Israeli Prime Minister Ehud Barak and Palestinian leader Yasser Arafat met warily at an emergency summit aimed at halting bloody clashes in the Mideast, but the marathon talk sessions ended early this morning with no cease-fire agreement.
The 16-hour talks came to a close at 4 a.m. local time with President Clinton promising to return at dawn to continue trying to reach a cease-fire agreement. The president did not say anything before retiring to his hotel here for the night.
Clinton urged both sides “to move beyond blame” for the more than two weeks of armed clashes in the West Bank and Gaza that have left 101 people dead, most of them Palestinians, but sources say assigning blame for the current Mideast violence is a firm demand of the Palestinians.
Arafat is said to be insisting there be a significant task force effort to identify the causes of the violence and an international commission to assign blame.
“I think it’s very tough going,” said White House spokesman Jake Siewert said. He said earlier that the negotiations were “intense but at an even keel.”
In the deadliest violence in the region in four days, two Palestinians, including a 15-year-old boy, were killed by Israeli gunfire. In several areas Monday, Israeli troops returned fire from Palestinian gunmen leading large protest marches against a renewal of contact with Israel.
Monday’s deaths brought to triple digits the number of people killed in 19 days of fighting. More than 1,000 Palestinians have been injured. It has been the worst Israeli-Palestinian violence since 1993, when the Oslo peace accords launched the now-shattered peace process.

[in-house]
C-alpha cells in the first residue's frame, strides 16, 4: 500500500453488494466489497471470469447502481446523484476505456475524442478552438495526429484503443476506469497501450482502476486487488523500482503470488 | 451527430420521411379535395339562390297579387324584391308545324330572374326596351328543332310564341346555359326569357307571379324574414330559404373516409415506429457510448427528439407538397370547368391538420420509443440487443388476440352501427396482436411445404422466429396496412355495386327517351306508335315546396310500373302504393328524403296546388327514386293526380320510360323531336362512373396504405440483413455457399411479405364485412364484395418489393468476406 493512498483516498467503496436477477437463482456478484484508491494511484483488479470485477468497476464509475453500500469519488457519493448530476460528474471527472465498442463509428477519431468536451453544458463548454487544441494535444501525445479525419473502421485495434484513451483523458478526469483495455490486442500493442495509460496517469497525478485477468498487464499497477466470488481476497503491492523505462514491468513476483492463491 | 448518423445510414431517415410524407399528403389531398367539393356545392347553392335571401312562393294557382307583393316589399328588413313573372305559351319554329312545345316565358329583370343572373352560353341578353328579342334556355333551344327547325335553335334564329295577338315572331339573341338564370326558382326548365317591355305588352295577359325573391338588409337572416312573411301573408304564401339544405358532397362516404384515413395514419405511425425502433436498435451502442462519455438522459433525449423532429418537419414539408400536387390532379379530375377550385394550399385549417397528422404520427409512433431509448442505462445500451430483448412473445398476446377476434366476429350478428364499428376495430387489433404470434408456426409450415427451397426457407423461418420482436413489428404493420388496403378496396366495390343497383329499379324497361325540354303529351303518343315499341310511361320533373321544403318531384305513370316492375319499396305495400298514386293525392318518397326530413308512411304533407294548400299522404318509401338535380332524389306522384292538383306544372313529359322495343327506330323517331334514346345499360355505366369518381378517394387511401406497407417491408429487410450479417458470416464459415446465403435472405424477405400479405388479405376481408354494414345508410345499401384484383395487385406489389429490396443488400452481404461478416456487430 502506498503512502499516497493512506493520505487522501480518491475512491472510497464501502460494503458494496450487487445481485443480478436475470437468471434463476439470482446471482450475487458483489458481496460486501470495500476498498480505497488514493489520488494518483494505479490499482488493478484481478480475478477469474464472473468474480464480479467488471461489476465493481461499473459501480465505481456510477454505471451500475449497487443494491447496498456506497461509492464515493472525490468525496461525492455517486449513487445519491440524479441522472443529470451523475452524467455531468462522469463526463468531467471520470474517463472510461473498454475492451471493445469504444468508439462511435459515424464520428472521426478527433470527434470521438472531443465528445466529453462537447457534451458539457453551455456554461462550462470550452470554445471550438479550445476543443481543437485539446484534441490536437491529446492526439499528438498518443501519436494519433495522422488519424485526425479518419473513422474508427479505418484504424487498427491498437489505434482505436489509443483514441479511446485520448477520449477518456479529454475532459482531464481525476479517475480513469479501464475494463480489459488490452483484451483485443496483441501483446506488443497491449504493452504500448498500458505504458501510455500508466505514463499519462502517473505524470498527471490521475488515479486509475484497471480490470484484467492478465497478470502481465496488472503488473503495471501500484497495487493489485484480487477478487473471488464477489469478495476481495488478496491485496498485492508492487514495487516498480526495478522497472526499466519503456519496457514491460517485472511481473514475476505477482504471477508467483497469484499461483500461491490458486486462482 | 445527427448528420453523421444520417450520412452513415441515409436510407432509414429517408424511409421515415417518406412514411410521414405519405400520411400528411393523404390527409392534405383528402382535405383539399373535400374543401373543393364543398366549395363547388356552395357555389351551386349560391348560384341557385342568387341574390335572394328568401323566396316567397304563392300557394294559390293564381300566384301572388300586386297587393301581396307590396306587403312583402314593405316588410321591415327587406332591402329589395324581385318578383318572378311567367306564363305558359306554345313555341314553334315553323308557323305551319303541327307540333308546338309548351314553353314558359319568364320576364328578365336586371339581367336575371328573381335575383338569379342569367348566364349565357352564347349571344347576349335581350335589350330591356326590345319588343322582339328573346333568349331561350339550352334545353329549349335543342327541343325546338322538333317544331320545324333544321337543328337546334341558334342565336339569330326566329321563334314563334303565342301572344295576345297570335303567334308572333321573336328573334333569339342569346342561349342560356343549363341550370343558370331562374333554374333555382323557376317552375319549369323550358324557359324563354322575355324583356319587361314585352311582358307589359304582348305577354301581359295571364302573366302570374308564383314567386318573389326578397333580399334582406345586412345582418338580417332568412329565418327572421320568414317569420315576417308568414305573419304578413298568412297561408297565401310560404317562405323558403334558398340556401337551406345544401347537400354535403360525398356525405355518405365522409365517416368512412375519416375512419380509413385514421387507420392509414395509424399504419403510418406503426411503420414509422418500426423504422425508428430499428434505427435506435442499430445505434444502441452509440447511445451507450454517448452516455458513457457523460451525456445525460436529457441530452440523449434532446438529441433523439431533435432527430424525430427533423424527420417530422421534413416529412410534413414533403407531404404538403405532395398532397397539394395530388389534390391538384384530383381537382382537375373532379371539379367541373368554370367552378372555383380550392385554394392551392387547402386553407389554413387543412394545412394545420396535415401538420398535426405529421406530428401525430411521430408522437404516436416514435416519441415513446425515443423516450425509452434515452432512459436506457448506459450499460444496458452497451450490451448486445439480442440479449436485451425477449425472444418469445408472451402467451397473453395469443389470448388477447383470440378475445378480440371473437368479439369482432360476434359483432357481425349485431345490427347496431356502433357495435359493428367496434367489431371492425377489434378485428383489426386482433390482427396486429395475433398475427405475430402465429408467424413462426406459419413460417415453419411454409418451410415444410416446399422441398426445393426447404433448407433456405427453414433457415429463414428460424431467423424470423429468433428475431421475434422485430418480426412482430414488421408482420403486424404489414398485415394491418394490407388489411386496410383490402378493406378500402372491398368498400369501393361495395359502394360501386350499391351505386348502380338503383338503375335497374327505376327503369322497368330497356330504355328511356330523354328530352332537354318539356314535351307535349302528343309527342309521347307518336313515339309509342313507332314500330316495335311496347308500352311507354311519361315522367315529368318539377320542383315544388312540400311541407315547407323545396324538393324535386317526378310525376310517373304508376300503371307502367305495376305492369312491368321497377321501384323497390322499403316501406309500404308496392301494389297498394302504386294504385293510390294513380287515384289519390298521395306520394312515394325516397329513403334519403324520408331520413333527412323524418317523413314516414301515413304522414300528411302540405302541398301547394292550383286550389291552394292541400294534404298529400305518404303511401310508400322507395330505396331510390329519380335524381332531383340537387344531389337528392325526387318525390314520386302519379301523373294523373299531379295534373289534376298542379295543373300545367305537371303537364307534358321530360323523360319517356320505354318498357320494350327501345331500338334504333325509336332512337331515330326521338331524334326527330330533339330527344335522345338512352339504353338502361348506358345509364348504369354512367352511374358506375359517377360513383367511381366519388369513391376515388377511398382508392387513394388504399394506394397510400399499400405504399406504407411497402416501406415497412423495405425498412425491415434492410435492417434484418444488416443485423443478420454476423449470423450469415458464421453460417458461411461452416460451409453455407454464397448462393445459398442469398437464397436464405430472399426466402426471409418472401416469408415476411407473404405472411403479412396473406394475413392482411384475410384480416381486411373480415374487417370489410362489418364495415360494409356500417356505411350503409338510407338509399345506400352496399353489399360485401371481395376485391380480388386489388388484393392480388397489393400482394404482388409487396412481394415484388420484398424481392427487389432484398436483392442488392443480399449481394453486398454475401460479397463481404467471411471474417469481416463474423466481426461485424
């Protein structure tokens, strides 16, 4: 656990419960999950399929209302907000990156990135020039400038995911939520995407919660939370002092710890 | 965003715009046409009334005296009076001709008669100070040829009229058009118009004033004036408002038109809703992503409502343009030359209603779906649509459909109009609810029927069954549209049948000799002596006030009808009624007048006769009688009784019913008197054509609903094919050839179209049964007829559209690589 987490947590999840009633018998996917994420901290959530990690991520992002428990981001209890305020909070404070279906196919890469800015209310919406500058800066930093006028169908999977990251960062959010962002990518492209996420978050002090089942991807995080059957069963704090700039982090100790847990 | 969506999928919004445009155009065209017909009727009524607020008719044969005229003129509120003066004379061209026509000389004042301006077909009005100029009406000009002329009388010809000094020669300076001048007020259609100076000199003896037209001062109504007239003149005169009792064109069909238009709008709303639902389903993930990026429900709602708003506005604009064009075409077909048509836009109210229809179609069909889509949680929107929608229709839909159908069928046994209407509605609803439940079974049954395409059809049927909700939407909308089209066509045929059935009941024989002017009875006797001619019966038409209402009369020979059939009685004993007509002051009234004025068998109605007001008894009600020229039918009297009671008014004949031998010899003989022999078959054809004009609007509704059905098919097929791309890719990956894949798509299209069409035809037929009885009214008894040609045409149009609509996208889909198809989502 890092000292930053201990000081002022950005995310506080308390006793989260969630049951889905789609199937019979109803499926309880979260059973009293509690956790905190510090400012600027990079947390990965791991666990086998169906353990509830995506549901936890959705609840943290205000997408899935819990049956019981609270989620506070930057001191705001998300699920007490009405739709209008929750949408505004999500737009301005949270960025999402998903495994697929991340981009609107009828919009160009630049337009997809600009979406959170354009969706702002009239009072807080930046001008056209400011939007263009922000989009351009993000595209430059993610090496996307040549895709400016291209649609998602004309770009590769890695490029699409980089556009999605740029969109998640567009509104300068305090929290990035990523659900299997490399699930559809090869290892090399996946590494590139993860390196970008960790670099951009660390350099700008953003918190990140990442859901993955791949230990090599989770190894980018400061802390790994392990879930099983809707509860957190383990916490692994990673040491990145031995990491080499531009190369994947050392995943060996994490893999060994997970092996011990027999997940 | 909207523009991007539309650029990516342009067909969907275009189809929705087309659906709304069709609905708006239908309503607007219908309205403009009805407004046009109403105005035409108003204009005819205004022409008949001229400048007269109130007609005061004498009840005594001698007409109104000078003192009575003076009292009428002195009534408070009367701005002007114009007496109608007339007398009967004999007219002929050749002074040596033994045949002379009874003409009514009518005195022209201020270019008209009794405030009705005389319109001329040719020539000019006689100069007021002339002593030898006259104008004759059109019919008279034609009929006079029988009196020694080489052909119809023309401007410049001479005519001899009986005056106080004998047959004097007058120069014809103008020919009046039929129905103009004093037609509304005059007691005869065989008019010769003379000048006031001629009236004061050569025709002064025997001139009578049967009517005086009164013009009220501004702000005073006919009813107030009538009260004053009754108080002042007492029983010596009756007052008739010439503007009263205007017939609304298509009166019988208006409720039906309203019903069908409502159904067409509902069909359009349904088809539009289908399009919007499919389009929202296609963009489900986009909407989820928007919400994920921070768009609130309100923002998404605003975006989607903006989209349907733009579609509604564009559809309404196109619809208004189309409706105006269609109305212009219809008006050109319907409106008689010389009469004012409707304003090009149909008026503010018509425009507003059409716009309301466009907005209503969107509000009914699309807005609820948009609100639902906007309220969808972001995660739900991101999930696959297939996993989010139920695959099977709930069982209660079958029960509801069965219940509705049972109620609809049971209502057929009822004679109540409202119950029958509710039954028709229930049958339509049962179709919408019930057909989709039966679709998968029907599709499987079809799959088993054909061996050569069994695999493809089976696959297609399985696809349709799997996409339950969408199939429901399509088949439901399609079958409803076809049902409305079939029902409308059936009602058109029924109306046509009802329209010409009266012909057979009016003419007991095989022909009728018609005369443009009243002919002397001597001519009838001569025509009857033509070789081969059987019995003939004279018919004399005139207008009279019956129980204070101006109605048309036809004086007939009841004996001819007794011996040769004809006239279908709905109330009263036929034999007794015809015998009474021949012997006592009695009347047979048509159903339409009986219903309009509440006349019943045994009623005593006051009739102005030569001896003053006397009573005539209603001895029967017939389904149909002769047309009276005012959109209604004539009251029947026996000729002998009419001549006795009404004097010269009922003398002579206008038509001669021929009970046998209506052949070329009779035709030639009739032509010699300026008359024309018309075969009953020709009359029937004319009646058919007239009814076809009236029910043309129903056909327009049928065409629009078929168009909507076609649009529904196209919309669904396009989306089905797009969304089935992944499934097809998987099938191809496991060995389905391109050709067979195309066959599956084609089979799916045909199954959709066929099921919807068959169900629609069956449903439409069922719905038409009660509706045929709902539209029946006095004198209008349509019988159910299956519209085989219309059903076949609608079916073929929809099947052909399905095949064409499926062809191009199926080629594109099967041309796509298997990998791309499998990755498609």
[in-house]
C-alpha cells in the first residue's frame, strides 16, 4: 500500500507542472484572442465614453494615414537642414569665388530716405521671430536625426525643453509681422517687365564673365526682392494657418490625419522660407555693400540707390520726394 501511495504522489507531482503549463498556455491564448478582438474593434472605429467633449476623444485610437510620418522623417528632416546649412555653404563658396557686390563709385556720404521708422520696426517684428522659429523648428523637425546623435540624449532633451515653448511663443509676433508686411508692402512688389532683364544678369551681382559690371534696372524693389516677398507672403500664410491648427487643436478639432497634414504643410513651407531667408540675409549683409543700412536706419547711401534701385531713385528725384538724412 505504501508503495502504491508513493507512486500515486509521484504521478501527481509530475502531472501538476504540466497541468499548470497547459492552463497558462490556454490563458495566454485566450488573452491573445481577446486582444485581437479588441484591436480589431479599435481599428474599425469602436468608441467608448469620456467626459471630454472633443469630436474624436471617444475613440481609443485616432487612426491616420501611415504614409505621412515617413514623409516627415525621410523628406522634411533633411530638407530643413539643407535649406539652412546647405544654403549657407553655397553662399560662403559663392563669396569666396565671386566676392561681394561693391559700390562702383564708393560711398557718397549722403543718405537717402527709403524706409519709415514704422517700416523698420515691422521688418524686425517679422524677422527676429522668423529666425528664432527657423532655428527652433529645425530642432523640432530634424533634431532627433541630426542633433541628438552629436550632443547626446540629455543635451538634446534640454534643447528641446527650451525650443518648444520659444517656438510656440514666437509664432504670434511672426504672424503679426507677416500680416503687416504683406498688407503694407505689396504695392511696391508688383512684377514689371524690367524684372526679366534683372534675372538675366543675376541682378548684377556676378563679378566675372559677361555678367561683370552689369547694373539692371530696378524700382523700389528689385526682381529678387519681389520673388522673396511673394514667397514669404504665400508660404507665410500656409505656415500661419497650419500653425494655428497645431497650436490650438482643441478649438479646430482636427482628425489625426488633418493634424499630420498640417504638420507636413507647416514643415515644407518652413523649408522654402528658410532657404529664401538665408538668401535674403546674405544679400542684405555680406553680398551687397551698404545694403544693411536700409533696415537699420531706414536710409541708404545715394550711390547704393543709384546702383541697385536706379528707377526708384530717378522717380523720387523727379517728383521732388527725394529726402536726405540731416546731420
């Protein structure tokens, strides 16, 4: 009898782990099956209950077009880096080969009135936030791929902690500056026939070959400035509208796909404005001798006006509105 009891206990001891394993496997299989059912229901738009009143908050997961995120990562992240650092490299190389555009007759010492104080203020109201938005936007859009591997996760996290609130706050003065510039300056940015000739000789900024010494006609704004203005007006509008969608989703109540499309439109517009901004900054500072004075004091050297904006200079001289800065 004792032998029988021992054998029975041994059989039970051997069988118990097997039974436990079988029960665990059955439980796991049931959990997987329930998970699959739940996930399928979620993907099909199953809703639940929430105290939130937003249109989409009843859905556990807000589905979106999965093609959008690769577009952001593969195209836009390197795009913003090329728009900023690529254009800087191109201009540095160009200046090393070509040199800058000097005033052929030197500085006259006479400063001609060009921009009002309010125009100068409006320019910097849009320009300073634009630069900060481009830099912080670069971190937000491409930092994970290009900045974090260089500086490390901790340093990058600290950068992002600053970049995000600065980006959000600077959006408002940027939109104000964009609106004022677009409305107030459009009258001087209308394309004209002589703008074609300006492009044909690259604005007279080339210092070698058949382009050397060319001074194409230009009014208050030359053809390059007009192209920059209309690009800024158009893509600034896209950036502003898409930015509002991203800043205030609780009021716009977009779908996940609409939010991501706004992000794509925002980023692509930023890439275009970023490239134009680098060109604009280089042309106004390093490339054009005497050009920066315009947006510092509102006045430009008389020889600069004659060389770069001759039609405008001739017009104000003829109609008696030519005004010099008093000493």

Clinton had a busy day, meeting with Barak and Arafat three times each.
The president also met with Jordan’s King Abdullah, Egyptian President Hosni Mubarak and U.N. Secretary-General Kofi Annan once.
CIA Director George Tenet had also reportedly been in and out of talks.
During the opening session, Barak and Arafat did not even officially come together. They sat at a horseshoe-shaped table that put them at some distance from each other as Clinton warned the participants, “We cannot afford to fail here.”
“This is a very dangerous time, and a very serious situation,” said P.J. Crowley, national security spokesman for the White House. Crowley told reporters the sober tone of the summit was reflected in several small conversations that followed a joint luncheon that included host Mubarak, Annan, European Union security chief Javier Solana, and King Abdullah.
Shortly after the talks resumed following a recess, Palestinian Information Minister Yasser Abed Rabbo told reporters a second day of talks might be needed. “Until now there is no progress, the atmosphere has not improved. Therefore I am not sure we will finish tonight.”
Glimmer of Hope?
Officials on all sides have voiced doubt that the summit could be a success. Israeli officials said the atmosphere was “very difficult,” adding that the summit might produce a joint statement at best, rather than any formal cease-fire agreement.
Just a few weeks ago, many felt a final, permanent peace deal between Israel and the Palestinians seemed within reach. In a more hopeful sign, both sides maintain they have long-term hopes for a permanent peace deal.
But U.S. Secretary of State Madeleine Albright downplayed expectations for today’s talks, saying a cease-fire, and not a peace pact, was the immediate goal.